Matthew Angelo Harrison

Matthew Angelo Harrison

Dark Povera Part 1


August 26, 2017 – December 17, 2017

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August 26, 2017 at 7:00 pm
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August 26, 2017 at 7:00 pm

Detroit-based artist Matthew Angelo Harrison investigates analog and digital technologies to explore origins of all kinds. He makes low-resolution 3D printers and uses them to reproduce authentic African artifacts. Harrison plays havoc with the usual hierarchy of objects by literally elevating the new clay 3D printed works above the wood originals. Appearing at once earthy and other-worldly, the new clay sculptures are symbolic of many African-Americans’ relationship to their own African origins.

Earlier this year, Harrison made two trips down to Atlanta to visit private collections of authentic African masks and sculptures. Documenting the most minute details with a 3D scanner, he now possesses the information that democratizes the object. In other words, he can print as often as he likes, changing how one might perceive the value of this once rare object. In contrast to most 3D printers, which print with silicone and other strong synthetic plastics, Harrison’s hand-made printers utilize a wet clay. Harrison calibrated his machines to introduce slight mutations to the masks’ physical characteristics with each printing. Each new version of the scanned artifacts becomes a copy of a copy; details are lost to abstraction, with no definitive authority on another’s identity.  Harrison not only examines the division between hand-made and machine-made, but also between African culture and African-American culture.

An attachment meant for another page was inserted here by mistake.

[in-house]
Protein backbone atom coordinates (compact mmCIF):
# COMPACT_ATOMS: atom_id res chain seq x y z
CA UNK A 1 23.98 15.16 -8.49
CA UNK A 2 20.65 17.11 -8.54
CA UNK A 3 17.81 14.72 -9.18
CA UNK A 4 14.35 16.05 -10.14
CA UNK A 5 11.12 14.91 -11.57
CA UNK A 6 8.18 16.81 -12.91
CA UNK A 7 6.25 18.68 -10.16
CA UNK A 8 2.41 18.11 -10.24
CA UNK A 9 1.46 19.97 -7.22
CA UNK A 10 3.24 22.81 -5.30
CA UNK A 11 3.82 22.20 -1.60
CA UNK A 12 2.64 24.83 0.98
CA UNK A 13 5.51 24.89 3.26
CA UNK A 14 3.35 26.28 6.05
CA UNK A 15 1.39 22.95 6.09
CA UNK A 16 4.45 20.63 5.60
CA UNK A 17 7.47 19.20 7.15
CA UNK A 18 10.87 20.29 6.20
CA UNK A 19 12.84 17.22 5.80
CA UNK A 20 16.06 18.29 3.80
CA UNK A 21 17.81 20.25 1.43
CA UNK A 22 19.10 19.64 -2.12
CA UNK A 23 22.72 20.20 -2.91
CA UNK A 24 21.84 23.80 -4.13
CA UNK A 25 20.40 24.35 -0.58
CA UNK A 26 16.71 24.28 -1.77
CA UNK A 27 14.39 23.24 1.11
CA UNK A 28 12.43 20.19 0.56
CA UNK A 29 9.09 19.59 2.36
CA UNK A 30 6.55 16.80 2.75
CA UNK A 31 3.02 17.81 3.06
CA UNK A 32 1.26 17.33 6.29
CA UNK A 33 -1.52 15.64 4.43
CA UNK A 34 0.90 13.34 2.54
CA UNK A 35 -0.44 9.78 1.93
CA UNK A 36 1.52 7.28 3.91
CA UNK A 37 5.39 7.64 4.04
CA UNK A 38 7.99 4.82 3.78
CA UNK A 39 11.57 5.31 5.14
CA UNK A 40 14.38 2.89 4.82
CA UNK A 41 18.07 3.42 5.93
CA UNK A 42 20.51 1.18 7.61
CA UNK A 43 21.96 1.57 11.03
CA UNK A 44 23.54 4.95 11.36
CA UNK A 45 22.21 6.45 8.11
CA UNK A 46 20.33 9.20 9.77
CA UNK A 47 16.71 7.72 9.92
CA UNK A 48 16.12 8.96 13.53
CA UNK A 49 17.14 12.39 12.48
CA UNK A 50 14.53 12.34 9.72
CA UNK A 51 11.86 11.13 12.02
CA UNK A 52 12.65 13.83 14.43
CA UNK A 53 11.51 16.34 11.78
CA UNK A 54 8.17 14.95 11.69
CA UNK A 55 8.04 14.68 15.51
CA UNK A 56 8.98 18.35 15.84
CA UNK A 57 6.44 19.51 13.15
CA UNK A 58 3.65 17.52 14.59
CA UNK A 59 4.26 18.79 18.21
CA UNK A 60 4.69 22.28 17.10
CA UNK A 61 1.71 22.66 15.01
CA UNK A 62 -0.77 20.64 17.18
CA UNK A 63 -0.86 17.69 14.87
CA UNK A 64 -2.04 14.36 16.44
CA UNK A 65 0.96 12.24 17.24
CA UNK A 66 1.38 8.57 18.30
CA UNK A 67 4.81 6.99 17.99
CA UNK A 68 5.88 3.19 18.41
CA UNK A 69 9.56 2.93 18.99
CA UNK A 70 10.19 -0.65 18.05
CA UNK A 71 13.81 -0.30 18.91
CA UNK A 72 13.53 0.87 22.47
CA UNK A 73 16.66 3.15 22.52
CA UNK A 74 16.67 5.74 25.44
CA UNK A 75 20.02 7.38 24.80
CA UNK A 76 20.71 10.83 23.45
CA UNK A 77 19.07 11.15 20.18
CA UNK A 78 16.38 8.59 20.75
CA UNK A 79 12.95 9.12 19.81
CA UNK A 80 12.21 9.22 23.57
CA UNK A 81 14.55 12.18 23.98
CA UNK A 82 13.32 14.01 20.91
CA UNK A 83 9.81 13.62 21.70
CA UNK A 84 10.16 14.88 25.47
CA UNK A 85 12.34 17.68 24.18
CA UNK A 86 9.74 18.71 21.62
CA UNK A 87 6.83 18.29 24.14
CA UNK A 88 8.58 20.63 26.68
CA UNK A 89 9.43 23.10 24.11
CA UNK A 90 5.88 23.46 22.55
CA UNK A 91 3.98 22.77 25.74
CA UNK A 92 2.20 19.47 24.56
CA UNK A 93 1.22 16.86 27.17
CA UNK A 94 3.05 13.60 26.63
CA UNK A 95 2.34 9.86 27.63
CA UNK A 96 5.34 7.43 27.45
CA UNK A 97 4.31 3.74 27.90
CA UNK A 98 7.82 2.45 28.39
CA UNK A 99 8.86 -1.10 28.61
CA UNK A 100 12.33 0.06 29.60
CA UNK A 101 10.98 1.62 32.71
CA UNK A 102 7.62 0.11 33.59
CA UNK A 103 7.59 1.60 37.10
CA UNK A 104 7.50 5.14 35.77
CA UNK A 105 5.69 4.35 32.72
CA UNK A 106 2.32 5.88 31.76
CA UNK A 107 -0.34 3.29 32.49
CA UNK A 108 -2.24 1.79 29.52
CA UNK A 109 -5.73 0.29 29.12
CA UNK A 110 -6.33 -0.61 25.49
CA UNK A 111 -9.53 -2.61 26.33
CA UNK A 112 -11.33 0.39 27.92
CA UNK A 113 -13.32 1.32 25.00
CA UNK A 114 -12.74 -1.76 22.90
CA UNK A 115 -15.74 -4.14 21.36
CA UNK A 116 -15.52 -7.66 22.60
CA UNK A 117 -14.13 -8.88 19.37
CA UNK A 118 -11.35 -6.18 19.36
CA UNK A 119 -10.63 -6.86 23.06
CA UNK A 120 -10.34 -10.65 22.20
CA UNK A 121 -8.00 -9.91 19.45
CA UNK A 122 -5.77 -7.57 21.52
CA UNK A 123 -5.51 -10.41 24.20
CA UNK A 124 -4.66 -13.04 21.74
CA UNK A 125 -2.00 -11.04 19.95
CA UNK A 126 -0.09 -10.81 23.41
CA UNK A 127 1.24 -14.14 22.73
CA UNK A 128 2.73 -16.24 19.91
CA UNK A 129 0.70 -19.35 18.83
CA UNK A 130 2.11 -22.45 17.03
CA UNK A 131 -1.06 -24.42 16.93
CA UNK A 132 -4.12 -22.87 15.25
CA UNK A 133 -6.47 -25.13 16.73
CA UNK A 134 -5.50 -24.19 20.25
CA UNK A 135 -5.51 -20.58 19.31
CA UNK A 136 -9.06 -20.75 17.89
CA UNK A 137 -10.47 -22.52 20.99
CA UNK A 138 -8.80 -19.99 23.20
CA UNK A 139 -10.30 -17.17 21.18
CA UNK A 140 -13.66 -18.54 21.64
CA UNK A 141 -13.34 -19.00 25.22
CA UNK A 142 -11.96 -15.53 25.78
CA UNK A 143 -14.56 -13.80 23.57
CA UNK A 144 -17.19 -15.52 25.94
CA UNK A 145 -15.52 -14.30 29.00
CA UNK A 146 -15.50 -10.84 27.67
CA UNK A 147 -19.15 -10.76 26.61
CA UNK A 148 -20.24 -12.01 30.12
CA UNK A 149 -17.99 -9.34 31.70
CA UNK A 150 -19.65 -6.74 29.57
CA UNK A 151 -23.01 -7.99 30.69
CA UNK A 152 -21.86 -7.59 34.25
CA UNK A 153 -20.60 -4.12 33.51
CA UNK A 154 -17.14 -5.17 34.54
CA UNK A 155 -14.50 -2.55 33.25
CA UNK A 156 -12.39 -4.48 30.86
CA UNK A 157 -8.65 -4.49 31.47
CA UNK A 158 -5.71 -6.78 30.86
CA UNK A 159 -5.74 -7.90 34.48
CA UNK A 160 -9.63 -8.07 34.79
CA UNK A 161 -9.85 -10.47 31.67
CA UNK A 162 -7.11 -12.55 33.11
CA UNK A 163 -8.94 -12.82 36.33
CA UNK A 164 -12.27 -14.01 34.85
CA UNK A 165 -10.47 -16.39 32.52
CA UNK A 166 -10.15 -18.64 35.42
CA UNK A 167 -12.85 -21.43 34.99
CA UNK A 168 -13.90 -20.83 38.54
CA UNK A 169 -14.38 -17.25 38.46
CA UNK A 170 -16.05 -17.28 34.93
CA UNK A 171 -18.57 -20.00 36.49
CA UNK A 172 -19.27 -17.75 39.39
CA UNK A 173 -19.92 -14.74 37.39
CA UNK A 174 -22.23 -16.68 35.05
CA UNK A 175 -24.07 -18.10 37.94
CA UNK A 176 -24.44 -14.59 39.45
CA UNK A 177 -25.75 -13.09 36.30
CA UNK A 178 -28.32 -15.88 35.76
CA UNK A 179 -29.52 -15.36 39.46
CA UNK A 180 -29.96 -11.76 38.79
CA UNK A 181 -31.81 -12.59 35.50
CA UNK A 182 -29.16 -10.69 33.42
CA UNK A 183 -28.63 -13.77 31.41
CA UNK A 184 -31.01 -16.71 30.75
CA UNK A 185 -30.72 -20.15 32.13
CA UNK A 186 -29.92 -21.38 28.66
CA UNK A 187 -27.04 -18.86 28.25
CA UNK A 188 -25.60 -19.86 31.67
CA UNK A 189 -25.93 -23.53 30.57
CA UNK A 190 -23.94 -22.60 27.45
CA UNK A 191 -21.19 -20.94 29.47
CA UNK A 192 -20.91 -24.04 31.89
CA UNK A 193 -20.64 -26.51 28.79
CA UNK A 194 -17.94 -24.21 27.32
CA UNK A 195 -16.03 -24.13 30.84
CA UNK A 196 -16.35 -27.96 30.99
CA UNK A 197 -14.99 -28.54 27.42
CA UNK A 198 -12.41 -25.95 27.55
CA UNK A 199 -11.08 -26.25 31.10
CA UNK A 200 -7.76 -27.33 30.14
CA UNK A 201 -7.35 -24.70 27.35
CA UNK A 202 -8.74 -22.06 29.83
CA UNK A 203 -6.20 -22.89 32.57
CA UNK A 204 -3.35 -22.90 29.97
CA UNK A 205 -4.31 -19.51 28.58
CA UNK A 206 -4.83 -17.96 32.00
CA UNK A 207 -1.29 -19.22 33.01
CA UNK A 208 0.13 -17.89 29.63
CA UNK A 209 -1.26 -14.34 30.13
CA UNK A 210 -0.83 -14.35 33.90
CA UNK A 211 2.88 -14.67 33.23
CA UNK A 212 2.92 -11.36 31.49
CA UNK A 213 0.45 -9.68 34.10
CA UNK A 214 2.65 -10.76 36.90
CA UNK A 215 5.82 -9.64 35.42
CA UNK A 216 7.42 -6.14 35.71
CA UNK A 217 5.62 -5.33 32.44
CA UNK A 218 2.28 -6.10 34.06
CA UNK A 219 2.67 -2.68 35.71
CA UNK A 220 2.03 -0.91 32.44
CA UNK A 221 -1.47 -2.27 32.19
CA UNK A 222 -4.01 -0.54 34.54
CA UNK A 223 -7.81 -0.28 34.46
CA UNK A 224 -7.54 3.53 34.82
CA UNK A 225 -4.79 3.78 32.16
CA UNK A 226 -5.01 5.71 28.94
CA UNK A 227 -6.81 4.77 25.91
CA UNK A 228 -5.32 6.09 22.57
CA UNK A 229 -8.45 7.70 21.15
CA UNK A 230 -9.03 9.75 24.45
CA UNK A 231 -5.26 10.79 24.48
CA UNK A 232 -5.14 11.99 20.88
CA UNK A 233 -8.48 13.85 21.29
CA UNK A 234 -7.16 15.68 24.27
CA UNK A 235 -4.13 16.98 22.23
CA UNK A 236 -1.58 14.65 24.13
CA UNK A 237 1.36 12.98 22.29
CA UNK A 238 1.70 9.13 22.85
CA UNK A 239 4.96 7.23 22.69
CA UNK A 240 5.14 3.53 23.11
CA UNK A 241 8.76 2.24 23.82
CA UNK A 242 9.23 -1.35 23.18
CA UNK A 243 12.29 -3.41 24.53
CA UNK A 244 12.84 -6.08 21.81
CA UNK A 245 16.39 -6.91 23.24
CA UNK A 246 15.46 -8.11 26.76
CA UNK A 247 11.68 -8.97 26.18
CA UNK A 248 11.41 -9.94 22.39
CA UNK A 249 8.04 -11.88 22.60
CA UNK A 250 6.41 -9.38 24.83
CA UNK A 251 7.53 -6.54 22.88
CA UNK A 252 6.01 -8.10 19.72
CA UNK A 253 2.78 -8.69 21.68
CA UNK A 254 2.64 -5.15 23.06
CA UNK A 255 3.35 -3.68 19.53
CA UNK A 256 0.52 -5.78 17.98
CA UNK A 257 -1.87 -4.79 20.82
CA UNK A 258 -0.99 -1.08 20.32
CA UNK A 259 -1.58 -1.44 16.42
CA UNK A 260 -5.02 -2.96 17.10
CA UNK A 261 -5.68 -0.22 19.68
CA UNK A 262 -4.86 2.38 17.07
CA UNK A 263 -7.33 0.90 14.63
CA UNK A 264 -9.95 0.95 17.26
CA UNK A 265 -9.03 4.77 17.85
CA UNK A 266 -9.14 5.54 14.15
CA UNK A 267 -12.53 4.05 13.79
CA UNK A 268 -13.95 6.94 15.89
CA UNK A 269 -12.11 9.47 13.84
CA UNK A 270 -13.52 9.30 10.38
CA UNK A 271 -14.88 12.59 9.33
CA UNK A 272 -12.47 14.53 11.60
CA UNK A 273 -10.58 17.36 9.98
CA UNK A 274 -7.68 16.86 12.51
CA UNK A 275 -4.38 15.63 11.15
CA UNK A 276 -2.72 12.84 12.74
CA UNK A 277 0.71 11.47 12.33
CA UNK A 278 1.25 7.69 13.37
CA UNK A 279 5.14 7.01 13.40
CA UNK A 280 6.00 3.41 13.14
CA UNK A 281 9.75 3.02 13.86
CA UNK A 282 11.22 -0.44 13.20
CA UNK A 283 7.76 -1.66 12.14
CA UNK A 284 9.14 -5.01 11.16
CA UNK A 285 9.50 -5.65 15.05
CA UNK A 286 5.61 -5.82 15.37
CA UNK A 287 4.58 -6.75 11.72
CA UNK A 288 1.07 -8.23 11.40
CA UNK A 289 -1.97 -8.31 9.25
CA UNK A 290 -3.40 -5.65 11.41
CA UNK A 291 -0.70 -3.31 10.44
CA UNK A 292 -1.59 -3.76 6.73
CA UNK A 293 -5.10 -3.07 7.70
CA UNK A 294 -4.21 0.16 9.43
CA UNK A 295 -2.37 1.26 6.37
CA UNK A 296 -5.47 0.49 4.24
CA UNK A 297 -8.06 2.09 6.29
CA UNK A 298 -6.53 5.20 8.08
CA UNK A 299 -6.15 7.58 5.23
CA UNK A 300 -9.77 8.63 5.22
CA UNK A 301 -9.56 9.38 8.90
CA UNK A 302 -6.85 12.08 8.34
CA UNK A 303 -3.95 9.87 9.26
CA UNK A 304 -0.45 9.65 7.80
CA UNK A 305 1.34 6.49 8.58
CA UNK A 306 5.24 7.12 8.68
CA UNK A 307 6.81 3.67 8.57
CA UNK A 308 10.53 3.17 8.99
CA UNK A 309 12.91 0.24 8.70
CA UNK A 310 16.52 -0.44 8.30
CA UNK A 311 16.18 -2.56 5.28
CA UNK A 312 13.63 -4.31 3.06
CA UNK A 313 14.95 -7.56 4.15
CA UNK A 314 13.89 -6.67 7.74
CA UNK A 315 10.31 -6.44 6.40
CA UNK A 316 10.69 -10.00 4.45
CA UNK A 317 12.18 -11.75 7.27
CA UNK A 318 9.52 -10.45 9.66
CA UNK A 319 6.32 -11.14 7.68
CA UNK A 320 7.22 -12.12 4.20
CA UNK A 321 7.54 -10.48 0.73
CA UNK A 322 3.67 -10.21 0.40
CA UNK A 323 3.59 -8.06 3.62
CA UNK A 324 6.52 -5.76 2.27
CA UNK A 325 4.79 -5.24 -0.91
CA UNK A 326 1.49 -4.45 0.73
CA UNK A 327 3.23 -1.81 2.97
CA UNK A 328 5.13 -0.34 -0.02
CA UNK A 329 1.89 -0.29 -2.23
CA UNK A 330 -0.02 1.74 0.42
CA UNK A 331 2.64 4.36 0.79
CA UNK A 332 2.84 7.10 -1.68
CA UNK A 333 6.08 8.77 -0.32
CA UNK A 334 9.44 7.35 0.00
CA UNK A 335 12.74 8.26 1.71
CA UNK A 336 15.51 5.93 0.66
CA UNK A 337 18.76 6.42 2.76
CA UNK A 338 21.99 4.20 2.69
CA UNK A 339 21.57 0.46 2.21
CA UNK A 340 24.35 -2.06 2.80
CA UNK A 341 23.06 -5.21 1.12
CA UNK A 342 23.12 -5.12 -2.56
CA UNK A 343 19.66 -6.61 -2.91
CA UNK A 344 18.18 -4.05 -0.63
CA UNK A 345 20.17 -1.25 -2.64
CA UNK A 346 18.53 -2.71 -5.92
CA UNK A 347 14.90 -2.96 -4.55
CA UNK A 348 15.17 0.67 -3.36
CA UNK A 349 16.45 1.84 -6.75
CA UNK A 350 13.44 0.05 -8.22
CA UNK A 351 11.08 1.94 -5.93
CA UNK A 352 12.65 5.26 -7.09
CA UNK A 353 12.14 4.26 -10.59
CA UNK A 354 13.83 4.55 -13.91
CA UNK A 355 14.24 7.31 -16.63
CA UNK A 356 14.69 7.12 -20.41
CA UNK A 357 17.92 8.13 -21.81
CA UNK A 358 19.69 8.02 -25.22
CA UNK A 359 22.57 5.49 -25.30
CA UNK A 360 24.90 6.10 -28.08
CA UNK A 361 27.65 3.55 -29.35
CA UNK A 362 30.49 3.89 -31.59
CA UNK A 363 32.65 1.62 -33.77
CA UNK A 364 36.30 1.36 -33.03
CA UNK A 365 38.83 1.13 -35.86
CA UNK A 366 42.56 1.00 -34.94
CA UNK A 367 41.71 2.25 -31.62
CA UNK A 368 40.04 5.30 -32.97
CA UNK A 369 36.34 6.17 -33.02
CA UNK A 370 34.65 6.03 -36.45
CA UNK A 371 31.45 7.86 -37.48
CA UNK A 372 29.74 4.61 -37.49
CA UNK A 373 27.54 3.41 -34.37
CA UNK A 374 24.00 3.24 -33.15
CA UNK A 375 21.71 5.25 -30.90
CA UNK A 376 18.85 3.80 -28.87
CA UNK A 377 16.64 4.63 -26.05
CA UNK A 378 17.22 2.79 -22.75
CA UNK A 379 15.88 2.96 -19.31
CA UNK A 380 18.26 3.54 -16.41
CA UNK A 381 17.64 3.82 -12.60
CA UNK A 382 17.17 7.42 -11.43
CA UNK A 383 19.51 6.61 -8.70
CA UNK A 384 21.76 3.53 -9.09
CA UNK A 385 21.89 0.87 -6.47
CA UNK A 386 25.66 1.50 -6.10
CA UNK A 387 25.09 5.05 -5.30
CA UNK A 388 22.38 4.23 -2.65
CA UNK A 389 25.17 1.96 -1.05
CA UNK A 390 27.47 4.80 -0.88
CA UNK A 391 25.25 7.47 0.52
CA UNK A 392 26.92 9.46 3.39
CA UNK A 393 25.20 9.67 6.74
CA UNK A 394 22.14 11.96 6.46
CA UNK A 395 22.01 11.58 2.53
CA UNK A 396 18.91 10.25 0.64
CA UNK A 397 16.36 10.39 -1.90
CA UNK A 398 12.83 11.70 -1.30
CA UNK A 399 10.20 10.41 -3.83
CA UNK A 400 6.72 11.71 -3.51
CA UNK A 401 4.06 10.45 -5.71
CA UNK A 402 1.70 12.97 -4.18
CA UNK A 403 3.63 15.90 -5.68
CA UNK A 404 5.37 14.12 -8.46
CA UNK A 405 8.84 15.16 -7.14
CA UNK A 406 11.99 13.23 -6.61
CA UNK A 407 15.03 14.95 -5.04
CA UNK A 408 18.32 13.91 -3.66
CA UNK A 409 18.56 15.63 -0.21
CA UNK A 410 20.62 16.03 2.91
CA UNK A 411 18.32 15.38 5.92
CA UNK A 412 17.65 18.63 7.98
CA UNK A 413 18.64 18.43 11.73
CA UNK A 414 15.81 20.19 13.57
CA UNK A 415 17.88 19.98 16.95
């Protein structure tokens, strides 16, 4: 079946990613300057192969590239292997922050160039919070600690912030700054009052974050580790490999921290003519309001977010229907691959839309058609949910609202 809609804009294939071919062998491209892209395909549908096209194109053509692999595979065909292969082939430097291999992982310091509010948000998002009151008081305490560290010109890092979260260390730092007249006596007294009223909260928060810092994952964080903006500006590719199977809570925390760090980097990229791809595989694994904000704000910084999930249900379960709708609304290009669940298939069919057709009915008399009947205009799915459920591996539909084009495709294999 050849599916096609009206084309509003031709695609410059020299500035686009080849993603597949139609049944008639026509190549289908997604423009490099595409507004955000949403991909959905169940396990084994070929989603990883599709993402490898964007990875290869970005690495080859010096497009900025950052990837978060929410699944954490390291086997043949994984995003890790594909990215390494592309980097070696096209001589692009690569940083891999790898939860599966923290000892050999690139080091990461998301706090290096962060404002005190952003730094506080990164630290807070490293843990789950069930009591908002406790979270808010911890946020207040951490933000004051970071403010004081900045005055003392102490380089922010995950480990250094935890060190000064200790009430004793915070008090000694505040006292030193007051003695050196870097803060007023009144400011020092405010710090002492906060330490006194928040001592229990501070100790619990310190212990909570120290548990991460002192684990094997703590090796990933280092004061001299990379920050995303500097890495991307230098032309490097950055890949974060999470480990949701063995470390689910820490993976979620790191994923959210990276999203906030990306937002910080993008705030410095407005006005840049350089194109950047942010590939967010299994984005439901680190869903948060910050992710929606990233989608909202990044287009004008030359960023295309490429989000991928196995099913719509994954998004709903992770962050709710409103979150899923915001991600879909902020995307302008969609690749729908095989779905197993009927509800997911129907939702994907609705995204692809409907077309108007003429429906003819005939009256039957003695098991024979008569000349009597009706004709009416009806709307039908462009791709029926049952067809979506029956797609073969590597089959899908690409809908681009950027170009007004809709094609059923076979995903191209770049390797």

Bio

Matthew Angelo Harrison

Matthew Angelo Harrison (b. 1989, Detroit, MI) has a BFA from the School of the Art Institute in Chicago. In 2016, he had his first museum solo exhibition at MOCAD in Detroit, curated by Jens Hoffmann. He will also be included in the 2016 group exhibition “Take Me (I’m Yours)” at the Jewish Museum in New York, curated by Hans Ulrich Obrist, Jens Hoffmann and Kelly Taxter. He has a forthcoming solo exhibition at University of Michigan Institute for the Humanities and a group exhibition at The Institute of Contemporary Art, Miami, FL. Harrison lives and works in Detroit and is represented by Jessica Silverman Gallery in San Francisco.

Location

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